Spain's parliament opened debate this week on a controversial education bill that modifies state support for religious instruction. While the bill largely upholds protections already in place, many of the country's Catholics have loudly denounced it, saying it would diminish parents' rights to educate children according to their values.
Some observers contend that many Spanish Catholics, who have witnessed the Zapatero government legalize gay marriage and stem-cell research, may oppose the legislation primarily because they are anxious about the government creating a fully secular state.
At a rally organized by the Catholic Church and the opposition Popular Party (PP), hundreds of thousands turned out last weekend to protest the bill, but some demonstrators seemed confused about exactly what the changes would be.
Amid chants of "Zapatero resign," Ana Fernández, a young teacher, claimed, "They want to get rid of the religion course."
In fact, the proposed Organic Education Law (or LOE) retains the requirement that all public schools offer Catholic religion classes. It also would continue to subsidize private Catholic schools (for more than 2 billion euros annually), safeguard the Catholic bishops' right to select the courses' instructors, and makes the state pay those teachers' salaries.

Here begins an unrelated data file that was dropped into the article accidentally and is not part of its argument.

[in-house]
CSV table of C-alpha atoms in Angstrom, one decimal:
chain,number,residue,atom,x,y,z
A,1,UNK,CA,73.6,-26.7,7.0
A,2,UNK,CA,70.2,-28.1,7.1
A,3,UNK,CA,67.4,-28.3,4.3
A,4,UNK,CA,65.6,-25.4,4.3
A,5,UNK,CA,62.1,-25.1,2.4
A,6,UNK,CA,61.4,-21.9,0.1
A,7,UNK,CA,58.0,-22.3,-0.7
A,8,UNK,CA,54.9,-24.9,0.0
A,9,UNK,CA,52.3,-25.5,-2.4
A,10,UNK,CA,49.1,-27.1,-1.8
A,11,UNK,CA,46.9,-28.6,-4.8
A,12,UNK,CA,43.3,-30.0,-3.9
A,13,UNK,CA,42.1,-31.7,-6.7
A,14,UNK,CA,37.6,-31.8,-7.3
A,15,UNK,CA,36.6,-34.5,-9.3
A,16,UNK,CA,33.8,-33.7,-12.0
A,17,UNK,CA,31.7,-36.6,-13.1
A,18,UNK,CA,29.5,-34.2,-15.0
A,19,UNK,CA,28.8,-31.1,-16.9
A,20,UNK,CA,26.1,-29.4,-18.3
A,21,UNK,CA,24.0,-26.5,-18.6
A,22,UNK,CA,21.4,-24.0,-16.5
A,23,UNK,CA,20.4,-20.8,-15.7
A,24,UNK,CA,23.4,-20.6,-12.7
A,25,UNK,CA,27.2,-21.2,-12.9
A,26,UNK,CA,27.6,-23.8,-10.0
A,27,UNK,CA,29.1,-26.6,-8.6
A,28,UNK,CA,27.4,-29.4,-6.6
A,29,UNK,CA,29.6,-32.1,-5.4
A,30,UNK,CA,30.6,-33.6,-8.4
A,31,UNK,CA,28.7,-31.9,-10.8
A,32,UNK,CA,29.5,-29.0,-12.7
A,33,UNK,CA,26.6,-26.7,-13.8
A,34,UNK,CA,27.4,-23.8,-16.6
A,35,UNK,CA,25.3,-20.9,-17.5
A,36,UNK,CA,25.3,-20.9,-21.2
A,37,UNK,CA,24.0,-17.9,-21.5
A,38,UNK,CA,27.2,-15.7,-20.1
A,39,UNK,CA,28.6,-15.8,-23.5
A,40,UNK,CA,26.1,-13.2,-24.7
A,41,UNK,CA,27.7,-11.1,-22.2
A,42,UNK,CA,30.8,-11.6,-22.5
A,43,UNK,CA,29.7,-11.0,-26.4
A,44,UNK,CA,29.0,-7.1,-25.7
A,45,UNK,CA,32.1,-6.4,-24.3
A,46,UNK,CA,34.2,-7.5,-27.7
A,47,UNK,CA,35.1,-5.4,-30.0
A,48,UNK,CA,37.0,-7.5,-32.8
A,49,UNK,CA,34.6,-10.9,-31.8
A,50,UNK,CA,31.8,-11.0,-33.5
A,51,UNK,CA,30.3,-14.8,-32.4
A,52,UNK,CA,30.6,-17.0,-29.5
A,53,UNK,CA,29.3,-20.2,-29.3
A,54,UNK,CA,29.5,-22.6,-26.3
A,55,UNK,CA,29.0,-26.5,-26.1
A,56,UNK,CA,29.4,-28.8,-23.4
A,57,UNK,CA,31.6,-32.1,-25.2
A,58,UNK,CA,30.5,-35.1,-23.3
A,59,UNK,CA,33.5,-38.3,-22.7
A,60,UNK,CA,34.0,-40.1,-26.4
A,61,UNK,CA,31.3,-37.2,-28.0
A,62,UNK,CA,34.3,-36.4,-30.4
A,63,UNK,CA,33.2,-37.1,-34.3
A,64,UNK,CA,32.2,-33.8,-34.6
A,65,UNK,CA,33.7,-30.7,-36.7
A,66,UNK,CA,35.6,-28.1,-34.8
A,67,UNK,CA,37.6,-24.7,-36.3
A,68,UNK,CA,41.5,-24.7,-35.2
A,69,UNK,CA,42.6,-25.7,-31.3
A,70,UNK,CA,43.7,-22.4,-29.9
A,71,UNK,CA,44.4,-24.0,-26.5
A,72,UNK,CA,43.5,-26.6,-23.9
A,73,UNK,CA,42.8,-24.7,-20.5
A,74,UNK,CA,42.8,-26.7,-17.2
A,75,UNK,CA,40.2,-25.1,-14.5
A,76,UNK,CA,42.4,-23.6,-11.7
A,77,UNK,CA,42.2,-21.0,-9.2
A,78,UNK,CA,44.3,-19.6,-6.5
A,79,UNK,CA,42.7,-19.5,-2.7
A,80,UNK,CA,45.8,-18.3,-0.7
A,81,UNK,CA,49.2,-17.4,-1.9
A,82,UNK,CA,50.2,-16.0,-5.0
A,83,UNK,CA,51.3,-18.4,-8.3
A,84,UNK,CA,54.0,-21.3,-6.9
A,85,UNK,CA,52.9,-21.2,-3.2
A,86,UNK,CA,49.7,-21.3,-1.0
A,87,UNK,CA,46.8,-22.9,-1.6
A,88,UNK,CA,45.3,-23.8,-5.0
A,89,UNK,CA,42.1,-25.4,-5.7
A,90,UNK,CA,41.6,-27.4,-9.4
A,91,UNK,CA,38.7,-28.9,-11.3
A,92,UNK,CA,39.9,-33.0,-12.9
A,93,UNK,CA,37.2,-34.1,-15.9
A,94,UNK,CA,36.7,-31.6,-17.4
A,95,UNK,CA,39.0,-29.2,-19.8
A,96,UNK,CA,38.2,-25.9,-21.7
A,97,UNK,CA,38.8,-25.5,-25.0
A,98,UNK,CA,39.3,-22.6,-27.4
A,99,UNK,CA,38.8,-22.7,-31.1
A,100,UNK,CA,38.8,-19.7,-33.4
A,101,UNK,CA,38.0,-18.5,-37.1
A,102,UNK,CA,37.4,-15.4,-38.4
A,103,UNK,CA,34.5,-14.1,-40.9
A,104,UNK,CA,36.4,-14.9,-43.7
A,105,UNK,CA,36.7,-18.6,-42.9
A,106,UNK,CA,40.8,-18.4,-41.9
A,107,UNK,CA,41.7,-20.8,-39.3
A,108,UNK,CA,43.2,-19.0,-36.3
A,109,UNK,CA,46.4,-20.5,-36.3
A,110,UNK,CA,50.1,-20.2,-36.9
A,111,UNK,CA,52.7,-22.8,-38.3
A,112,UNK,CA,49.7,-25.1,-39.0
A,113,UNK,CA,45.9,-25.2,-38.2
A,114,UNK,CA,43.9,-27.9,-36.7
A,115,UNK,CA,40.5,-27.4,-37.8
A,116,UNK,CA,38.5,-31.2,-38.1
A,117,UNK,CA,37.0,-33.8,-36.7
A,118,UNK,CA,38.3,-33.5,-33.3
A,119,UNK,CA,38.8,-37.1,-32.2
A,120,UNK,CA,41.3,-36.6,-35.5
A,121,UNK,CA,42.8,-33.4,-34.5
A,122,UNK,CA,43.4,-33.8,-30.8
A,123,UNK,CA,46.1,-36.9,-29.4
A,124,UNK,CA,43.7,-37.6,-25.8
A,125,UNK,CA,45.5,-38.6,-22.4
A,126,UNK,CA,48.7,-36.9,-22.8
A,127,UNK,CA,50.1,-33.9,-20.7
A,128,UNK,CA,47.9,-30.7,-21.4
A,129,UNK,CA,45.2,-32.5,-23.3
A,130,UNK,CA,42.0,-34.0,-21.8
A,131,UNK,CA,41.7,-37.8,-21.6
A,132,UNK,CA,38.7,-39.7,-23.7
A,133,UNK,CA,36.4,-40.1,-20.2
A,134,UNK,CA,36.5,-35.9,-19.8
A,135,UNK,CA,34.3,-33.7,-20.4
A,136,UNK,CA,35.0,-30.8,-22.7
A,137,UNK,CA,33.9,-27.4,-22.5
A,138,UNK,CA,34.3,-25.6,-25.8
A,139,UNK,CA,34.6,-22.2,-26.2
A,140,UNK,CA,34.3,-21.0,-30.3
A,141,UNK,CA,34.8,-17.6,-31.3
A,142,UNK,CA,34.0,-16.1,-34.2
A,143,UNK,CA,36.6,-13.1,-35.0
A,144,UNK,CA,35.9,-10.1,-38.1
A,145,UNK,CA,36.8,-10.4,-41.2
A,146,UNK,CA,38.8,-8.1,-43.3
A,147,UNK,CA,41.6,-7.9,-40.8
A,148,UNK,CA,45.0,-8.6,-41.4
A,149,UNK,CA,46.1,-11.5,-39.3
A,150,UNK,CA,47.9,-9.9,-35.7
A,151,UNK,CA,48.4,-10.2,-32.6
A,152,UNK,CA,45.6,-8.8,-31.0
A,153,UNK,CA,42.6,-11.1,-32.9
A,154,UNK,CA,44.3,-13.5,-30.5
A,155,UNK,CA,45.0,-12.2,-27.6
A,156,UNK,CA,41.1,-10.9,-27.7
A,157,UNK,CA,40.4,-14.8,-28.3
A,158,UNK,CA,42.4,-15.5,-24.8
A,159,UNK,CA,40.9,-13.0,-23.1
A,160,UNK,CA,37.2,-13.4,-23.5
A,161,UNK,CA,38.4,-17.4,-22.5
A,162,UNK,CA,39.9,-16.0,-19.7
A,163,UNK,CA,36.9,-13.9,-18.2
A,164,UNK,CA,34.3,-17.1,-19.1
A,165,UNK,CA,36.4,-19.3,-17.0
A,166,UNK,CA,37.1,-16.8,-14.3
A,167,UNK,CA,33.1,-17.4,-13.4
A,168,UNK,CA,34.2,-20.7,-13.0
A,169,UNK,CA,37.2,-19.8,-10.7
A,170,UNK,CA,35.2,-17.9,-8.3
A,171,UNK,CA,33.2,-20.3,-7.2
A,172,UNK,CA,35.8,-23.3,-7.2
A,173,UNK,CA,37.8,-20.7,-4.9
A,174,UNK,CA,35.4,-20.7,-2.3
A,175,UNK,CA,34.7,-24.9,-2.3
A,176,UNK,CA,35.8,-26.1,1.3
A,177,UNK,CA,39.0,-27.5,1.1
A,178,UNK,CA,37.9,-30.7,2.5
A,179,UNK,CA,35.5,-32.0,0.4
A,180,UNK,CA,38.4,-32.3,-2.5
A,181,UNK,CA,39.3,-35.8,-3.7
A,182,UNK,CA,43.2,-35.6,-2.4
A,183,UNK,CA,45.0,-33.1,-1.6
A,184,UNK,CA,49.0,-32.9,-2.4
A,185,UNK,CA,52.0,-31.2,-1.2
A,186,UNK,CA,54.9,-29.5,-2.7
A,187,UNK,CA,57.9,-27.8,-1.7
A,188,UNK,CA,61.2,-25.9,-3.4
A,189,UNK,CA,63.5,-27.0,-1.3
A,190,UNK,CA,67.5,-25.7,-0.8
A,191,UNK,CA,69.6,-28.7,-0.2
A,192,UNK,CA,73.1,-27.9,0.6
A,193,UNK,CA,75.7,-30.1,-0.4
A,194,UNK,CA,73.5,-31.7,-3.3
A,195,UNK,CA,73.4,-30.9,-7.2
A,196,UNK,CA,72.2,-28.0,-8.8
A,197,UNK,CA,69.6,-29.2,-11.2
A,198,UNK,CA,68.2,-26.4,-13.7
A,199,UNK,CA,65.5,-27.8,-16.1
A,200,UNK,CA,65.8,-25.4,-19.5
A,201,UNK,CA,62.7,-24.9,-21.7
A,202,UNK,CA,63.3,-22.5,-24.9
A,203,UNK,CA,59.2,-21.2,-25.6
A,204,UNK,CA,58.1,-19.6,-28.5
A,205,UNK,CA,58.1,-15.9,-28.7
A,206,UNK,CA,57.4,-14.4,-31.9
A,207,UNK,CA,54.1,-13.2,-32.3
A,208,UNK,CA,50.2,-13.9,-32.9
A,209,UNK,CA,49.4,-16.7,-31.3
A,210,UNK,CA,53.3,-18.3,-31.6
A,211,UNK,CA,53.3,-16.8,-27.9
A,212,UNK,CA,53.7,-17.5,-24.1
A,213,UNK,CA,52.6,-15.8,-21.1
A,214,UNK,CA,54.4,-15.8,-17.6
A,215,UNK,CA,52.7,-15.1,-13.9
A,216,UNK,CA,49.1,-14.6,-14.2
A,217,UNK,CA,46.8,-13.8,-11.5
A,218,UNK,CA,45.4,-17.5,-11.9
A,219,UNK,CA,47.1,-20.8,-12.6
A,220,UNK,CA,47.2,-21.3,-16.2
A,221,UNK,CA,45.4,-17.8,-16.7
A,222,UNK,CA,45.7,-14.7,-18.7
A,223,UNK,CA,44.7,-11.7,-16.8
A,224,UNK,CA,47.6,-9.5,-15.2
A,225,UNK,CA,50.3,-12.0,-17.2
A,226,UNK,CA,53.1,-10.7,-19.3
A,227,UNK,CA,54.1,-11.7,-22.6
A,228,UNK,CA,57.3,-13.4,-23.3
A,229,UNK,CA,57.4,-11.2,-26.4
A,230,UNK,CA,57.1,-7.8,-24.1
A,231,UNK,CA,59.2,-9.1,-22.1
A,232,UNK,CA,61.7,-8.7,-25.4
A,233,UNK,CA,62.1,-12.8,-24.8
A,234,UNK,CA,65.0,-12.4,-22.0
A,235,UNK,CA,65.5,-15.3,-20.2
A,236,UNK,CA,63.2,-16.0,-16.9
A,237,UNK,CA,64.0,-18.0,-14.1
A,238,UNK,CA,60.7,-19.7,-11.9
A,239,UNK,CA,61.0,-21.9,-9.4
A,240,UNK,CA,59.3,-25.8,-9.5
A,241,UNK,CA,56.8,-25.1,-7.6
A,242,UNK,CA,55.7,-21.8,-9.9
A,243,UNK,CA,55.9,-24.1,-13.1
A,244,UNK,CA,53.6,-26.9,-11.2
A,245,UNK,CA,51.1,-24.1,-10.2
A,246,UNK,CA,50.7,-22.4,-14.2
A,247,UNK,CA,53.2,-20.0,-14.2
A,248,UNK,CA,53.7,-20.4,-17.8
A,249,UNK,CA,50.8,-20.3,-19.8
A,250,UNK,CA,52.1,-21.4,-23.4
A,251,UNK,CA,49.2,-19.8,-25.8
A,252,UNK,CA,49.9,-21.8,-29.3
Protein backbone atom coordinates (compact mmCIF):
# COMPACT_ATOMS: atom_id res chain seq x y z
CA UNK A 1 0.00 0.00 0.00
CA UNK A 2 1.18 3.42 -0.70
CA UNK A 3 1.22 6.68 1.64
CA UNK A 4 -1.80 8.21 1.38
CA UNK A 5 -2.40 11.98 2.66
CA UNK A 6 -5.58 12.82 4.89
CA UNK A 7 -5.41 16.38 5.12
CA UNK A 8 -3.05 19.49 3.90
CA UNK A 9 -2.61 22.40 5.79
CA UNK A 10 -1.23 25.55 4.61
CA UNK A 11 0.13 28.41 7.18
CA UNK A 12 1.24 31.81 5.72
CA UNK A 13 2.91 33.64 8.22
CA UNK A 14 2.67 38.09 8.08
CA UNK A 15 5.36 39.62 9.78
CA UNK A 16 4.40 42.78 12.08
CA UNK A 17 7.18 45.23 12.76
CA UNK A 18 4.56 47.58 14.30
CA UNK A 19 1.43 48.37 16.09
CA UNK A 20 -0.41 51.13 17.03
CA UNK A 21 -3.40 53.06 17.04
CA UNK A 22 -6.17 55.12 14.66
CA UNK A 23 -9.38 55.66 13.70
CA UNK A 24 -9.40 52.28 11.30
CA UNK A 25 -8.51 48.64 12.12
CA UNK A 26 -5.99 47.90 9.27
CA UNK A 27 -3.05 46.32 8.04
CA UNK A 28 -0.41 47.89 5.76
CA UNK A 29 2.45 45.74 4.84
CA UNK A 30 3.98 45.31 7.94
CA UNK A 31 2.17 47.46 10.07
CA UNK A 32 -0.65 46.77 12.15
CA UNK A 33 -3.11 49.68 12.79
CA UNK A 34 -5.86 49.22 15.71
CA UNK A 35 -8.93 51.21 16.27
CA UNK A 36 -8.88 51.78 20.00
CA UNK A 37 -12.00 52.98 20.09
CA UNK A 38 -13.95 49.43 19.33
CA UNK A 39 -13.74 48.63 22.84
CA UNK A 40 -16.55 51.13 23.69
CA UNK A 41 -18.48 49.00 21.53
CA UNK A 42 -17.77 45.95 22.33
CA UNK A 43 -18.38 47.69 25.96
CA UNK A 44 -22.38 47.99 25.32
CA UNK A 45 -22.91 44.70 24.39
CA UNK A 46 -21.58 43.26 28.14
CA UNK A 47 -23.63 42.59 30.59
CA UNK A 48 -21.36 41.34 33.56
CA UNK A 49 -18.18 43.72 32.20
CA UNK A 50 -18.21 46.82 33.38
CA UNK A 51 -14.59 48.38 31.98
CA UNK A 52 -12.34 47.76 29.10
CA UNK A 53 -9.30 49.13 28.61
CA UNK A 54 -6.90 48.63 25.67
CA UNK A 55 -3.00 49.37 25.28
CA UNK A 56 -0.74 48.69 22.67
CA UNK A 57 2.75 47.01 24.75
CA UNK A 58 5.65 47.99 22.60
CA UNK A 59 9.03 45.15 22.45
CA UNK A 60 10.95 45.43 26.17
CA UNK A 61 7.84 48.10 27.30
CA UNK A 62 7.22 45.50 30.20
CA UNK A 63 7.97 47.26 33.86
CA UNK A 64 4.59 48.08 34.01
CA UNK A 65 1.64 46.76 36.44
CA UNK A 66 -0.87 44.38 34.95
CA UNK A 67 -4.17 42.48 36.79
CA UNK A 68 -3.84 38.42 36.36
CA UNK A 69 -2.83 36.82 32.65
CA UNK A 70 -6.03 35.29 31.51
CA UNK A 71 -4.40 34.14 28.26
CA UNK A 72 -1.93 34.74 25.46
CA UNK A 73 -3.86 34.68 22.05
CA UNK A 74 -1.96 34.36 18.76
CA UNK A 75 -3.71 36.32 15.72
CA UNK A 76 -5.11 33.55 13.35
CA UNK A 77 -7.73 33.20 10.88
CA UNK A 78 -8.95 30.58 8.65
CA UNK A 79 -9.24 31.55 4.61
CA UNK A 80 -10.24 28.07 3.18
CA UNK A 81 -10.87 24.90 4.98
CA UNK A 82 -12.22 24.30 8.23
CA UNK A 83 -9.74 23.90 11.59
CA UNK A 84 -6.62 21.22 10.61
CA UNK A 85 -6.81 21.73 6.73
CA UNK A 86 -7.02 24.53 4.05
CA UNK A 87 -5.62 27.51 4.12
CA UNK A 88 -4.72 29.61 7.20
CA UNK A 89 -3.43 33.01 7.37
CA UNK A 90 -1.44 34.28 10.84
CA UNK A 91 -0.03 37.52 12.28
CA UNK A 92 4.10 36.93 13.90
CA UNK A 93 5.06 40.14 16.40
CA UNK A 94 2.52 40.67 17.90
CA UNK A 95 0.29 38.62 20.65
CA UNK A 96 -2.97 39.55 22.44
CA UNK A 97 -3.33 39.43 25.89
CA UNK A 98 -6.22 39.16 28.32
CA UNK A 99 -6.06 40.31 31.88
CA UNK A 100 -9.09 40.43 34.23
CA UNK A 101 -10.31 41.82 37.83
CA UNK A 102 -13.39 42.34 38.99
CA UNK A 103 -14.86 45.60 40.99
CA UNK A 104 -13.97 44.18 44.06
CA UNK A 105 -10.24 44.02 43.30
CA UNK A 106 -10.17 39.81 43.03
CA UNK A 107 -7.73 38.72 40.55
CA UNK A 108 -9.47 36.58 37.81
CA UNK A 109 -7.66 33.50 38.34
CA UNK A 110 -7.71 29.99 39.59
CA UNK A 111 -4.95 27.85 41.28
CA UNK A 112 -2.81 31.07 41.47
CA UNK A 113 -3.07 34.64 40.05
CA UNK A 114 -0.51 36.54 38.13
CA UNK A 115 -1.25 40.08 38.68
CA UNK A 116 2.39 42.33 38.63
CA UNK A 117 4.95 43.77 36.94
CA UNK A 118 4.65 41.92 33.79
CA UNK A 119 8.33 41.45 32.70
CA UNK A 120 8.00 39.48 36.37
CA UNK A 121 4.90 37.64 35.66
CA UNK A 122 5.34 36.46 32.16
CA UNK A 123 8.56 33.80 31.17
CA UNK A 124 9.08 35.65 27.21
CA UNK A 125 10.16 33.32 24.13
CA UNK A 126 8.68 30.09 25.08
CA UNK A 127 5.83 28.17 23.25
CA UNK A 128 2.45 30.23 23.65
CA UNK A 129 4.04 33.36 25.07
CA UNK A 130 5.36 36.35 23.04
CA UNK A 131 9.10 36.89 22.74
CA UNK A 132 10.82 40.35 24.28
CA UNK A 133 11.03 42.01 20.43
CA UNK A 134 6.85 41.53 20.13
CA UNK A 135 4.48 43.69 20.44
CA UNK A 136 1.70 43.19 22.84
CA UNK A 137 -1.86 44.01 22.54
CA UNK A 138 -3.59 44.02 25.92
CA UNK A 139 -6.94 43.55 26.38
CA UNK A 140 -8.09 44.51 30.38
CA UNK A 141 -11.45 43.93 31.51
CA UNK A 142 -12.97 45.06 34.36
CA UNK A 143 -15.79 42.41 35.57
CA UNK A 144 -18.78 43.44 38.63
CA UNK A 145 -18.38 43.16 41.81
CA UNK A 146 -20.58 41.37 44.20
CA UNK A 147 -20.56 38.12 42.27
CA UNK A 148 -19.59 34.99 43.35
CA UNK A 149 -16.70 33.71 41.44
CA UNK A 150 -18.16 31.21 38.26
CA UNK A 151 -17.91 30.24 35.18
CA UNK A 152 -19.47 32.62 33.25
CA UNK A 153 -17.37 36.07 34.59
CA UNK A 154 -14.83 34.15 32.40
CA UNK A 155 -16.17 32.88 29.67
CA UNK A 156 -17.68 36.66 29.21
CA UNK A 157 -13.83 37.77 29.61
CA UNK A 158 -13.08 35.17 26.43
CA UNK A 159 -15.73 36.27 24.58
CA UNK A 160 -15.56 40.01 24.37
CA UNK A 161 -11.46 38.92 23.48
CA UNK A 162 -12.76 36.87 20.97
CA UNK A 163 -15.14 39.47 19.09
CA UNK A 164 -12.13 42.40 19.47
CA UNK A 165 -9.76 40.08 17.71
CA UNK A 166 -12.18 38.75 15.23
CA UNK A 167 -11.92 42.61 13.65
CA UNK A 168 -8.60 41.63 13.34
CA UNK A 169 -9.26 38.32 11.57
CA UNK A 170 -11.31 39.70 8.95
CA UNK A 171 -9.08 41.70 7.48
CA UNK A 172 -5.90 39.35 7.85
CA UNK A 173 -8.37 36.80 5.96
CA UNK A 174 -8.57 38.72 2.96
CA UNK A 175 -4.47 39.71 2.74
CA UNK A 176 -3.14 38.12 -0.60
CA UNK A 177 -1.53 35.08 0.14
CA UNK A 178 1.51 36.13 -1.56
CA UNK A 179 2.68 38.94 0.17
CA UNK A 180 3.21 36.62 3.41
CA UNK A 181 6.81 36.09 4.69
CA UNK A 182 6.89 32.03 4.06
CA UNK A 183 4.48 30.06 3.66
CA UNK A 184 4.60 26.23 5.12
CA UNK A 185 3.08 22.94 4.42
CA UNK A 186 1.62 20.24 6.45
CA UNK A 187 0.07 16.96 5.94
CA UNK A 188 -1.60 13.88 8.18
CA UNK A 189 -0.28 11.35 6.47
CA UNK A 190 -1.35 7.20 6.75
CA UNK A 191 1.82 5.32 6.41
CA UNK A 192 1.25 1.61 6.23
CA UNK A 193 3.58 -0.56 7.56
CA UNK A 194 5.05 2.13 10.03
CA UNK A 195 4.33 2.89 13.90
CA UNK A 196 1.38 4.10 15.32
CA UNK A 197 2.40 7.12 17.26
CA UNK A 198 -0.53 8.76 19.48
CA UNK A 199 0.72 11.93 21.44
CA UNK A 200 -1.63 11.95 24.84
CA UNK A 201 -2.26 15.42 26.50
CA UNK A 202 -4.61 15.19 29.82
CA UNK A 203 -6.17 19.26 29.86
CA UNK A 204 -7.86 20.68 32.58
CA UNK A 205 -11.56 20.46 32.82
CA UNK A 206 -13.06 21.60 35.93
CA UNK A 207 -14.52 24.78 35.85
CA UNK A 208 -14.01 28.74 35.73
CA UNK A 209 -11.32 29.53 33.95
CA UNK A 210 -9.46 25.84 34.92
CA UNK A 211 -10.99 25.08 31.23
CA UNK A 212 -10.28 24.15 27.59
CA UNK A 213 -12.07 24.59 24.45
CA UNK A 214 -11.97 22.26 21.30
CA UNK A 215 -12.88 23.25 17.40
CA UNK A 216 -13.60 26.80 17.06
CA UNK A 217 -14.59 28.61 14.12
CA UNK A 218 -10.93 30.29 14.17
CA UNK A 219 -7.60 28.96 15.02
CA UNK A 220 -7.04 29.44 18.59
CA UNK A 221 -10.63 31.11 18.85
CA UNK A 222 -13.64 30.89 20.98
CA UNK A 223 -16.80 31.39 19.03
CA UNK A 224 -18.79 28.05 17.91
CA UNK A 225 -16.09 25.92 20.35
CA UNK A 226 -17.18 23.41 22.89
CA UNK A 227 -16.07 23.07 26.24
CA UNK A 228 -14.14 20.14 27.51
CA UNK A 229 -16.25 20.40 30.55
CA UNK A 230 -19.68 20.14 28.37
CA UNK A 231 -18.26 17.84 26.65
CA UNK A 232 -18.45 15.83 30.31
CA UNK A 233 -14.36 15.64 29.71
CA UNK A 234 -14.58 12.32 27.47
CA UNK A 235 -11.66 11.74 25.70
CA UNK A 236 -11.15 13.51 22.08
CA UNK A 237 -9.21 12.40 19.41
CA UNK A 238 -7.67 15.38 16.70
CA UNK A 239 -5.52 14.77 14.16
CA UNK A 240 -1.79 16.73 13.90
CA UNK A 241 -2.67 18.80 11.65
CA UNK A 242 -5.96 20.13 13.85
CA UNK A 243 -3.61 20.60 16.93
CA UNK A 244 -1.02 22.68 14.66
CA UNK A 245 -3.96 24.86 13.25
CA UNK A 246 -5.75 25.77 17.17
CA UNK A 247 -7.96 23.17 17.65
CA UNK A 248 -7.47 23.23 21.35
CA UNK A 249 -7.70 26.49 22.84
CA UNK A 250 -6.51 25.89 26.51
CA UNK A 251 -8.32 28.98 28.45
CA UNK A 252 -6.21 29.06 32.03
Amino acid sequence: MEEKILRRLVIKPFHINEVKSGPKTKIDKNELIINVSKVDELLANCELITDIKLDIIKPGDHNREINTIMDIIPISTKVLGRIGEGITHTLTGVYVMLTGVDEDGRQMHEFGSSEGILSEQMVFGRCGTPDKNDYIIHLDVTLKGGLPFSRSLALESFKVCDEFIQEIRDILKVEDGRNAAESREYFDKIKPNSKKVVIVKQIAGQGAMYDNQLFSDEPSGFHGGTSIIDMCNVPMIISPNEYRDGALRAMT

While the proposed law covers a broad range of topics, recommending a mandatory civic ethics course and requiring foreign language instruction for all students beginning in elementary school, religious education has dominated public discussion of the proposed reform.
This emphasis stems in part from the prominent role of the Spanish Bishops' Conference, which instructed priests to urge protest participation in their sermons and which has waged an aggressive anti-legislation media campaign.
And groups like the National Catholic Confederation of Parents (CONCAPA) have said that the proposed law discriminates against students who opt for the class by making them, in effect, work more.
The proposed law would neither allow religious instruction courses to be graded nor require students opting out of such classes to enroll in alternatives and maintain an equivalent course load. CONCAPA Vice President Guillermo Pérez Bonmati, a protest organizer, says if the religion courses remain elective, "there is no guarantee that students will take them."
This objection fuels critics' suspicions that the march was largely a church- and PP-engineered assault on the government. With 3 billion euros of government funding going to the Catholic church or religious schools, Spain's financing of the church is some of the most generous in the EU.
For Julian Casanova, a history professor at the University of Zaragoza, the education bill is an excuse for a political attack. "The church has connected its educational mobilization to political mobilization. It's a battle they've joined with the PP, based on their shared interests. They tried to whip up outrage over gay marriage and it didn't work. Now they're using education."
Although Prime Minister José Luis Rodriguez Zapatero met with demonstration organizers on Thursday to discuss their differences, grounds for compromise seem to be eroding.
At a press conference last week, Deputy Prime Minister Maria Teresa Fernandez de la Vega said, "Those who say that the LOE denies the rights of parents to choose their children's education are simply not telling the truth."